1) I don't actually know the answer. I usually don't figure out until much later that something has aided my growth in any area, and my spiritual growth is no exception. I should probably work harder to be more aware of what's going on in my own brain, but geez, that's kind of a scary place. There be dragons, y'all.
2) I don't read a lot of Christian literature, either non-fiction or fiction. That's mainly because after many years of trying to find Christian fiction that I like, I just gave up. Most of it is bad or bland or both. Francine Rivers is writing some great stuff, but most everything else I've read (or tried to read)... I just can't do it. Recommending A Million Miles in a Thousand Years is as close as I get to Christian non-fiction most days. But that's really not a spiel I want to deliver at church, not even by way of explanation that my reading doesn't directly address my spiritual life. I save that speech for when people ask me privately what books I recommend.
|Did I ever share this photo after I came home from NYC? It's|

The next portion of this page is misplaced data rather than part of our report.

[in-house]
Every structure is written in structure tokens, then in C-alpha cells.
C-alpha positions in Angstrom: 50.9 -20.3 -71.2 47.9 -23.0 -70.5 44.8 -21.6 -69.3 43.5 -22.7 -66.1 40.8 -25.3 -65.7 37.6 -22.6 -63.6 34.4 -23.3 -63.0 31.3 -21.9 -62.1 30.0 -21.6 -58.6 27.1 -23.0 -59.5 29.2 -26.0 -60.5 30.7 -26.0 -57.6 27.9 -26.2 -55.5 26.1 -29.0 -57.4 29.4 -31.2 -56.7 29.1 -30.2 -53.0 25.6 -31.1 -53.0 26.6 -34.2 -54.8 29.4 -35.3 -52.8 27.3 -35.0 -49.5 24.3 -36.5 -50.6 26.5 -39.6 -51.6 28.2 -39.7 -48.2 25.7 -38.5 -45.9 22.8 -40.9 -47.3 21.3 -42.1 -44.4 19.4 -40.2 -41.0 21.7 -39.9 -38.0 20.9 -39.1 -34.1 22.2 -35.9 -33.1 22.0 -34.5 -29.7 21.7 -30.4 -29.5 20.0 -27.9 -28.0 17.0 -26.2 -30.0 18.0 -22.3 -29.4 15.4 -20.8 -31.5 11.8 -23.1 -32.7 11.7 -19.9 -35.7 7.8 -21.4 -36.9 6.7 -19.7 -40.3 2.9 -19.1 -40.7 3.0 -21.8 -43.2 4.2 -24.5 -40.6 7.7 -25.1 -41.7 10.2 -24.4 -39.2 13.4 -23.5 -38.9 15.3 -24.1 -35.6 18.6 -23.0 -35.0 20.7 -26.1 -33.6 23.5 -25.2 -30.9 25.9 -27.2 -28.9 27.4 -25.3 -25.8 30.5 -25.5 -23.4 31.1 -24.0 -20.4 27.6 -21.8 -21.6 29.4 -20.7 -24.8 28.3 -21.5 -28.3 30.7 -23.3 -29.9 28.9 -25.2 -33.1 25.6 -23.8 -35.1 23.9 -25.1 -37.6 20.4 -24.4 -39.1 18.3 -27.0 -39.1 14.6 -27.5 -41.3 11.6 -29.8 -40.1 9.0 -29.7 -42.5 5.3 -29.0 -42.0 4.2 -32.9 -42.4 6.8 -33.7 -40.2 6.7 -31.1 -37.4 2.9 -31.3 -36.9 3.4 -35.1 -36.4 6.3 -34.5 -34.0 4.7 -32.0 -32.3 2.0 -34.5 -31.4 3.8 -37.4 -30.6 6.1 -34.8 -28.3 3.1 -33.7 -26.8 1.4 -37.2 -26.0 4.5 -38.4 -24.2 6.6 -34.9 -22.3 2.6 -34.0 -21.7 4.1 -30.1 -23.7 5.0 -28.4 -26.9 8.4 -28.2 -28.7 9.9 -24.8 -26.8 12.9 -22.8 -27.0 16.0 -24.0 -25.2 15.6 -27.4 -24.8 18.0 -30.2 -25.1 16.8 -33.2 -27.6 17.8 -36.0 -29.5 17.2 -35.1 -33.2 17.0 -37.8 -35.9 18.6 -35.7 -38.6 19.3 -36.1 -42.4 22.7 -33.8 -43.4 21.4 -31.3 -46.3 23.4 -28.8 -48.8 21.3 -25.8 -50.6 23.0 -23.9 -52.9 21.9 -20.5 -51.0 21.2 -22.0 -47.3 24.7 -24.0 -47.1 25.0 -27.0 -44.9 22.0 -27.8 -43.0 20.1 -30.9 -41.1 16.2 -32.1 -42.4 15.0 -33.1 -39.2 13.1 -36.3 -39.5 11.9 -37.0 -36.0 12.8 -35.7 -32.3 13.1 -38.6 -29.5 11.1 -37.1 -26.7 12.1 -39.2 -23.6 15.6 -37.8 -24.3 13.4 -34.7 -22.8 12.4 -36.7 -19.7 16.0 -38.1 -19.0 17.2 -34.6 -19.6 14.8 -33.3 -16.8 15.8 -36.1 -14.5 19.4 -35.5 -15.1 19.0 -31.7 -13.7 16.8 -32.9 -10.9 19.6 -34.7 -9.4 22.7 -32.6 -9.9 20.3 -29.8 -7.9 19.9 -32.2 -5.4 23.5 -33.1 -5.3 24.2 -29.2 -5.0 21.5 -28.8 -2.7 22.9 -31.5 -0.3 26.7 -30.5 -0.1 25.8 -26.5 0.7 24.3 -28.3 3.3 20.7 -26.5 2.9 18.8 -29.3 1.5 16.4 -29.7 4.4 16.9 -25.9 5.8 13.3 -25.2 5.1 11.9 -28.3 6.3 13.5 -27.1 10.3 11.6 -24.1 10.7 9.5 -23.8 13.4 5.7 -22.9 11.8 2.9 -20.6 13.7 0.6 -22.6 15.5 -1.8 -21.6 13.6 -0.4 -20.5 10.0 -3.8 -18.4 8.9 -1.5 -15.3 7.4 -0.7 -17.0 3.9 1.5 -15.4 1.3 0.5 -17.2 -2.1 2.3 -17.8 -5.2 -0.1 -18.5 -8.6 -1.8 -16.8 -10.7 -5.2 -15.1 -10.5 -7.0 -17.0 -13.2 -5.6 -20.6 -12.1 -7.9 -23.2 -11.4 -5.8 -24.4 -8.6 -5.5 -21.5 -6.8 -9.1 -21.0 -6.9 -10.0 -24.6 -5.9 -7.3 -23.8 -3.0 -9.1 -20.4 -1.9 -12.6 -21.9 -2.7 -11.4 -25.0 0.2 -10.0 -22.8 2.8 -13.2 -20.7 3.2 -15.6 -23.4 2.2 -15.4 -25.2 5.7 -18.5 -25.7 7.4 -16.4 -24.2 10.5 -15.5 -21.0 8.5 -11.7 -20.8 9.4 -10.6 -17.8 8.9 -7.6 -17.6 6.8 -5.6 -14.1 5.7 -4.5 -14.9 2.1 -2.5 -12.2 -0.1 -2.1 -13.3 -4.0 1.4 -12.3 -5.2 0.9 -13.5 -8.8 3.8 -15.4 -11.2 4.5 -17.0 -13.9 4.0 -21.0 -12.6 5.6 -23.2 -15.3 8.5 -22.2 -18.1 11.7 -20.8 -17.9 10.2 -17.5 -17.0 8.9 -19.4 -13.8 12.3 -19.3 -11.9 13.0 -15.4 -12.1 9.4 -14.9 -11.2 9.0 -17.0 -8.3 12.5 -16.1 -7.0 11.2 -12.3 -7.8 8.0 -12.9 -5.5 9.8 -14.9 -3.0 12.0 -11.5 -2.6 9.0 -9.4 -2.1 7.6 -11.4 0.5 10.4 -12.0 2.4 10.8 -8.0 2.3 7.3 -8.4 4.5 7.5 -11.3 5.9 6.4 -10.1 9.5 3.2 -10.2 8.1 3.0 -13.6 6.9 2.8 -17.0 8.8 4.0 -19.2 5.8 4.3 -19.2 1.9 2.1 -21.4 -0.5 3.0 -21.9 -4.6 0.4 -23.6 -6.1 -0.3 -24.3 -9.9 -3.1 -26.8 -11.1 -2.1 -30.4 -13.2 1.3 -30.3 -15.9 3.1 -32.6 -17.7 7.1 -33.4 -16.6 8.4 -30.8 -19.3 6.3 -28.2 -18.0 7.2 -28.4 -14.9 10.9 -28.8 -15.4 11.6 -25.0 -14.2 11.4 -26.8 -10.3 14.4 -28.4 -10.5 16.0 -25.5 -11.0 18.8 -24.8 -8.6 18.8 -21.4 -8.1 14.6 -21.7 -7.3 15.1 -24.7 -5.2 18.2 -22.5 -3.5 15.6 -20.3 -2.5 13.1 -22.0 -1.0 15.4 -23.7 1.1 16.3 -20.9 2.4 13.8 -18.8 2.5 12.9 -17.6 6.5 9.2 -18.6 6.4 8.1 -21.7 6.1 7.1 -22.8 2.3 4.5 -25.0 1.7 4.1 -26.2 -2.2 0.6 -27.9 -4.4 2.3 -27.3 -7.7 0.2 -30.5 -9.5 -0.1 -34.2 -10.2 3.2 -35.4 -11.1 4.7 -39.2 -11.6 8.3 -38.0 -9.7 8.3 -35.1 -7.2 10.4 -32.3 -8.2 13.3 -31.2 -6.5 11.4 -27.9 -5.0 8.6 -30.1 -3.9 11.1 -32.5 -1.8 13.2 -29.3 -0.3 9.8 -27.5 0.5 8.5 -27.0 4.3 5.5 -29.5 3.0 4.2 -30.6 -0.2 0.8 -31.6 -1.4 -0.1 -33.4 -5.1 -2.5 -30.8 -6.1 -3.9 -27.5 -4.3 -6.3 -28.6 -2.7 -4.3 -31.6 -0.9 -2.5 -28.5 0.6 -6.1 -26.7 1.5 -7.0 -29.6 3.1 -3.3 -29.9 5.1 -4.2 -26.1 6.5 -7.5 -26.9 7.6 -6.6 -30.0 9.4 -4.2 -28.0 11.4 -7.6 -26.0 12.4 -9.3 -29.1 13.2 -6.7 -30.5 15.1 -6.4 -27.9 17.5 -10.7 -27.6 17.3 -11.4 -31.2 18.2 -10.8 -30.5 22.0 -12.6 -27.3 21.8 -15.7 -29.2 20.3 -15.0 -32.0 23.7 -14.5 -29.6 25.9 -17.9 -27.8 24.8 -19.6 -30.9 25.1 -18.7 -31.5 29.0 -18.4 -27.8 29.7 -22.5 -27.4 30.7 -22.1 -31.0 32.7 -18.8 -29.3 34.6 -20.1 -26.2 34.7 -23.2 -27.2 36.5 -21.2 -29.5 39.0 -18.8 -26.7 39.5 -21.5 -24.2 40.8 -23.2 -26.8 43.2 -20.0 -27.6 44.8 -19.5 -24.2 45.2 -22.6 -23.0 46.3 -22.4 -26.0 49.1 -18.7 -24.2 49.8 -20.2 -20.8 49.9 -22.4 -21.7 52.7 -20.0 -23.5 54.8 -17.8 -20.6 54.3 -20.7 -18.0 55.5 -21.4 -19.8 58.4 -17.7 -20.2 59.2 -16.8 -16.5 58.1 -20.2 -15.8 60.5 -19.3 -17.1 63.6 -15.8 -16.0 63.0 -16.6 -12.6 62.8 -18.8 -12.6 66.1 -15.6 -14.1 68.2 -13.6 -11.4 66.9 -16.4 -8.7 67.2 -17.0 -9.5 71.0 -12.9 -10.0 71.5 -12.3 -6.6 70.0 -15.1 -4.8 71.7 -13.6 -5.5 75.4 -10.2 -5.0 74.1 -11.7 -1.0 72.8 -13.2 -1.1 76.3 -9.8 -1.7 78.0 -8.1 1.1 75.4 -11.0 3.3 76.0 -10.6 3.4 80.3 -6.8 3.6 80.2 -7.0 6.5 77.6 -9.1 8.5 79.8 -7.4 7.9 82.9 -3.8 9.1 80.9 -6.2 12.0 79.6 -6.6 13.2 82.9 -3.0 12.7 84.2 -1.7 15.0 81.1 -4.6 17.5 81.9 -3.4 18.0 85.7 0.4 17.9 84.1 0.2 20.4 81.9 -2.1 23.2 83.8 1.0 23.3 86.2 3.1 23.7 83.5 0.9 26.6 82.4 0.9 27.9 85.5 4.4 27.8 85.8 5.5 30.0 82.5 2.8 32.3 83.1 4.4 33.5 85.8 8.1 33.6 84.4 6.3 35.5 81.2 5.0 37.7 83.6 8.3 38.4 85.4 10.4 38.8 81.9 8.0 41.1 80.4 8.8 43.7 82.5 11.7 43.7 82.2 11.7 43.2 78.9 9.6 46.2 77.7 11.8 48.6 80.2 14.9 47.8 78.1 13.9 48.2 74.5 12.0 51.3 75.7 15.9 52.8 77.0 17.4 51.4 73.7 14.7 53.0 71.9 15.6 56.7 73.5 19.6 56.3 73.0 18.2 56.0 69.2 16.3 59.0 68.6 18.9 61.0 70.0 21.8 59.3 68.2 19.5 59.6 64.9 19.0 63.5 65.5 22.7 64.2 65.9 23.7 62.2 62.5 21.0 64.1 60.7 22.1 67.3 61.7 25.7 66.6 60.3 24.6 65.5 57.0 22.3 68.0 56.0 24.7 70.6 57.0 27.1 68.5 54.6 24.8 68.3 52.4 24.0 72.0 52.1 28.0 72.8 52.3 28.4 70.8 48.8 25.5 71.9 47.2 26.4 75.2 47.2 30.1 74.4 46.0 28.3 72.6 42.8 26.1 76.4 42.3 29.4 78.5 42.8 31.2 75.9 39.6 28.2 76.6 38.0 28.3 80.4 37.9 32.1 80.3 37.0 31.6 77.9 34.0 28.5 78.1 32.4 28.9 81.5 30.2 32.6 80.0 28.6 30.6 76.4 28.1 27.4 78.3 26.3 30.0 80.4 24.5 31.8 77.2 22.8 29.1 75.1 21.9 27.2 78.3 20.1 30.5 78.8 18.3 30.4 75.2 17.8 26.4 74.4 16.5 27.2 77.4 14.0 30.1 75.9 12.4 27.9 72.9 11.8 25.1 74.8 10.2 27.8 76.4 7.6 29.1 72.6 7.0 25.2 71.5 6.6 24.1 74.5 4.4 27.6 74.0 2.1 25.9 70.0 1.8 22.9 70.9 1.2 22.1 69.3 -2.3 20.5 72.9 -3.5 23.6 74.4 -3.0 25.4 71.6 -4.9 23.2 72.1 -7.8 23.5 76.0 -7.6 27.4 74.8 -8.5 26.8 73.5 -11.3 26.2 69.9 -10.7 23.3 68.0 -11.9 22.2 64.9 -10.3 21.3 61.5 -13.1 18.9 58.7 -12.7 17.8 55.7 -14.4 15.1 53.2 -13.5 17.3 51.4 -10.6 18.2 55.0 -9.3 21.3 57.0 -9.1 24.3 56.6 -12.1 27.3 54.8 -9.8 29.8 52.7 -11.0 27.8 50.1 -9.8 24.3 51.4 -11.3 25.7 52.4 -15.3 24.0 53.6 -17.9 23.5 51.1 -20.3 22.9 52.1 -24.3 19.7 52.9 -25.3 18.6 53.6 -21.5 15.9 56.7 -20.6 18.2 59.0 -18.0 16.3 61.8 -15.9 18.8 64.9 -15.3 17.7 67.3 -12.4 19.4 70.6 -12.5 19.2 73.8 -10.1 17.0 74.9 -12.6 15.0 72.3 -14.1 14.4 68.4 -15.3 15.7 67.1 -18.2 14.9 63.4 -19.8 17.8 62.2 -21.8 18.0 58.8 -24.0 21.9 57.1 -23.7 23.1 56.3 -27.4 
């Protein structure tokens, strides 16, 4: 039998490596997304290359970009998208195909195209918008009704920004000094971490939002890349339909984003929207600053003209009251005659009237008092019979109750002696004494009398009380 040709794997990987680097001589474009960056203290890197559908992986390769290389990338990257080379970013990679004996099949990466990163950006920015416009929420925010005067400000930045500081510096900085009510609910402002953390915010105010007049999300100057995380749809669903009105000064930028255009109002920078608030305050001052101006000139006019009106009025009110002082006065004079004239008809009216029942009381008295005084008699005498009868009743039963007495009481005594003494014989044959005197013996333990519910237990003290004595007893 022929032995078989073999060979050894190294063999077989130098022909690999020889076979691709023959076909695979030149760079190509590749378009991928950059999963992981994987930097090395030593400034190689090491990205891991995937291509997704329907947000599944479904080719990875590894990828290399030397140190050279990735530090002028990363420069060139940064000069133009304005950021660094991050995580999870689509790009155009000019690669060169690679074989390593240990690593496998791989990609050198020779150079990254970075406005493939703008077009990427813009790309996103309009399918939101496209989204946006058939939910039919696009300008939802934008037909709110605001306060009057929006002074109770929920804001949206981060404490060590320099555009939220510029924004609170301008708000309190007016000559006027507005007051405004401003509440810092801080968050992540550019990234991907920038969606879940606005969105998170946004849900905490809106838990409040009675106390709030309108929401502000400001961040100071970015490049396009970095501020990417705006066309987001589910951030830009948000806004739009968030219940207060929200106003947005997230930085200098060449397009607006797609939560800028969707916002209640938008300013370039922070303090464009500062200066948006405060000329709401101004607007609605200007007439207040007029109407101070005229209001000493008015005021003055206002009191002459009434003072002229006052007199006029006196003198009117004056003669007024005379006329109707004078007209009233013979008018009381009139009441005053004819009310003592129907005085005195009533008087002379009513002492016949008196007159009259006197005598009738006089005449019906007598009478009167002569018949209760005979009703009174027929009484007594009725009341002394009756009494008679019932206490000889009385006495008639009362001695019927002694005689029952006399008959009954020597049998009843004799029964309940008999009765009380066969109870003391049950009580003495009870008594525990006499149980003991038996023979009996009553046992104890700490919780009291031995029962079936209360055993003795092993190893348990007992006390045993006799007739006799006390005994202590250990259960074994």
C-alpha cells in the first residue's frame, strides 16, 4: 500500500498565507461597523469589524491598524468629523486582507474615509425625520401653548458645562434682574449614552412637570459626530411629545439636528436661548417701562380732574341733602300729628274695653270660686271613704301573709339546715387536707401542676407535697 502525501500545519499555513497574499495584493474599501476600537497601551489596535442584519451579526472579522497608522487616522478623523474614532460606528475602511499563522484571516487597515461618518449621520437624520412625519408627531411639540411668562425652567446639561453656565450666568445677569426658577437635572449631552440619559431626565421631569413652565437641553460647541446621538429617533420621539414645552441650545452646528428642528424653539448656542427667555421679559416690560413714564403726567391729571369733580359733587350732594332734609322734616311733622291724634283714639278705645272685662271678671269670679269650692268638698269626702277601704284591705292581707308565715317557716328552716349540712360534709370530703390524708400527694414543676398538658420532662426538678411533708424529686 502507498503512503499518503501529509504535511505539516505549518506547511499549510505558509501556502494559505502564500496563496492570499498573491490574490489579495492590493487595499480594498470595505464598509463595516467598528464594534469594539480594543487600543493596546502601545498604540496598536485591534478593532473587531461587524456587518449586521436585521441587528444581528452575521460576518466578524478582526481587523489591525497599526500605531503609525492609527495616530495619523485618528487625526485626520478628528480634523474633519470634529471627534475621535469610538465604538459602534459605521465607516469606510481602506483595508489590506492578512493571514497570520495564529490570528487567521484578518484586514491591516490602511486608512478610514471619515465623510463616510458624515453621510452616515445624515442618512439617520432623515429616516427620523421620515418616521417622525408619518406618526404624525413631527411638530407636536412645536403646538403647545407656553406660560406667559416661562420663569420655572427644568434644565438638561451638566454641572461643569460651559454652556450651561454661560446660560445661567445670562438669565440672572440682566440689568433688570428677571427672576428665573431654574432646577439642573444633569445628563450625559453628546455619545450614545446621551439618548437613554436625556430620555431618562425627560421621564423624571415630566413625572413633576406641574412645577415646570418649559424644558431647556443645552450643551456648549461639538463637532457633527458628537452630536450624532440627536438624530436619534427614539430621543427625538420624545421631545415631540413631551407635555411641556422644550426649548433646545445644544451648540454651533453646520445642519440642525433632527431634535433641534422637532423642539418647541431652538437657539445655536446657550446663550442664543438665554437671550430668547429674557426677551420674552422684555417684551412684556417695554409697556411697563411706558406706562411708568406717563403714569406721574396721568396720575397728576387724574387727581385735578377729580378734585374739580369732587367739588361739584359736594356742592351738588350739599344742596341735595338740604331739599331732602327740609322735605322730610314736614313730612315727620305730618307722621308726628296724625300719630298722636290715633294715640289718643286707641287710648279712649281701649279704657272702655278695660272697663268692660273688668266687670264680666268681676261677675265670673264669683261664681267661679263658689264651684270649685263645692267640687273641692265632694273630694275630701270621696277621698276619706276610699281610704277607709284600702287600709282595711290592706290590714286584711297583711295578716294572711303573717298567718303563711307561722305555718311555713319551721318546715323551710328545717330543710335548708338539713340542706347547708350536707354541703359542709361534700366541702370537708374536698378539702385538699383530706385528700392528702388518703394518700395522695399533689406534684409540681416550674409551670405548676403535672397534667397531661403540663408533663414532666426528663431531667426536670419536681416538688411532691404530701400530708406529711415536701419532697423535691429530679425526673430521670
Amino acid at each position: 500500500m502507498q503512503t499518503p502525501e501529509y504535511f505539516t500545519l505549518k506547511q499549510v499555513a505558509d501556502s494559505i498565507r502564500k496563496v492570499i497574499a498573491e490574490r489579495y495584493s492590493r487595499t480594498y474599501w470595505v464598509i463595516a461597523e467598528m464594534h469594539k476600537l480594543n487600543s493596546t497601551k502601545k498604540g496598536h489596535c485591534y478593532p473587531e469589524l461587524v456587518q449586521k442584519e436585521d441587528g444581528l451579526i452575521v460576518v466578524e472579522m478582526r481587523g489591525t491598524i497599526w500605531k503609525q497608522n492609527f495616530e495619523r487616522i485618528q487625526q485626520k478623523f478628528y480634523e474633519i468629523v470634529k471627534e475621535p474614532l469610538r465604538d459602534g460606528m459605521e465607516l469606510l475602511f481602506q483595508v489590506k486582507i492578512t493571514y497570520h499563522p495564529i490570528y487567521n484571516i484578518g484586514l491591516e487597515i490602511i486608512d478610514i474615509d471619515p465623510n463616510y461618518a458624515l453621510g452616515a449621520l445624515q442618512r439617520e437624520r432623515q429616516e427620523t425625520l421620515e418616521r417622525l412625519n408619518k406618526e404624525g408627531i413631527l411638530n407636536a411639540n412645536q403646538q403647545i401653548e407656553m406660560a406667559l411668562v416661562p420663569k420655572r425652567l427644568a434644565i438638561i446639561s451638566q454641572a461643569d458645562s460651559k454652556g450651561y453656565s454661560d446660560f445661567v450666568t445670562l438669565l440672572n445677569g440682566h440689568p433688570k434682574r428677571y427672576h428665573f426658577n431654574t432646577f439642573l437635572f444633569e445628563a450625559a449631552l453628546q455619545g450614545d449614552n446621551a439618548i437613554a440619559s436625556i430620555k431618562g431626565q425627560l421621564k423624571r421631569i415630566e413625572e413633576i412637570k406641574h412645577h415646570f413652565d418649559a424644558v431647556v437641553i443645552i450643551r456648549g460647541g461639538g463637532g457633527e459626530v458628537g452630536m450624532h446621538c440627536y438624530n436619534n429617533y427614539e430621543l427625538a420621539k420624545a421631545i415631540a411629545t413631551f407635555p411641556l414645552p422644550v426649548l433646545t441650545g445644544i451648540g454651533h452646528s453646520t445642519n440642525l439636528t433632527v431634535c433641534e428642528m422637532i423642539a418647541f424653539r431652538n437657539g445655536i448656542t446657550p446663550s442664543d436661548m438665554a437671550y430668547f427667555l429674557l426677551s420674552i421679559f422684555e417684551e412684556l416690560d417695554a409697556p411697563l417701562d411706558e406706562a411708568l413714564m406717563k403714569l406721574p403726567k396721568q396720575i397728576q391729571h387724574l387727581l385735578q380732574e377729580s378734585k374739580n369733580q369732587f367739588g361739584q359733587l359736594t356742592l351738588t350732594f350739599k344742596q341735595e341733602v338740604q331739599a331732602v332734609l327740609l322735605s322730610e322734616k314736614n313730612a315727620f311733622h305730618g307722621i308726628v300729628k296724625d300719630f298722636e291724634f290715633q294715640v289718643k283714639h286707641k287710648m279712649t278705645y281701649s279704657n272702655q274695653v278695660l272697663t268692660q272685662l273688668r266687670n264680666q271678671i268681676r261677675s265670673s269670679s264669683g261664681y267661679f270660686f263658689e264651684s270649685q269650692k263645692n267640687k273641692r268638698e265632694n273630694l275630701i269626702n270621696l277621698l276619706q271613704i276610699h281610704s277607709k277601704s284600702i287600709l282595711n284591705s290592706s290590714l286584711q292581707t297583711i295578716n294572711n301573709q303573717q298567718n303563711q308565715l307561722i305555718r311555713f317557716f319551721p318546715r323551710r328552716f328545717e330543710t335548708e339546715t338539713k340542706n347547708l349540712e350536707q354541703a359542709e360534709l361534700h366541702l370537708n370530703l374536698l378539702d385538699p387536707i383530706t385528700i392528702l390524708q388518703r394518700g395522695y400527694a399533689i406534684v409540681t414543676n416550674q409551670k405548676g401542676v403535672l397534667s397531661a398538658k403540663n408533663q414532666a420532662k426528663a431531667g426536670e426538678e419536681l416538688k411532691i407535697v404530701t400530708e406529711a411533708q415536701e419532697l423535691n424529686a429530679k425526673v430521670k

an exhibit at The Guggenheim. I don't remember the title,
but the idea is that it's a shelf of books that were never
3) I told Denise when I was preparing to speak, "Reading is like breathing for me. How am I supposed to talk about it? What do I even say?" After I thought over that metaphor a bit, I realised it's a bit overblown--reading is more like eating than breathing. I might get busy for a while and not have the time to read, or even forget that I've missed out on reading much like I might miss a meal when I'm busy. But after a while, something in me will start to ache to be fed. And if I were to go too long without reading, key parts of who I am would start to wither and die. For my mind and personality to continue to thrive, I need a regular diet of books. But how do you explain something that fundamental to a group of people who don't necessarily have that same need? I can't do it. So I dive in with my current read and see where it goes from there.
What fills a deep need in your life? Could you explain it to someone who doesn't share the need?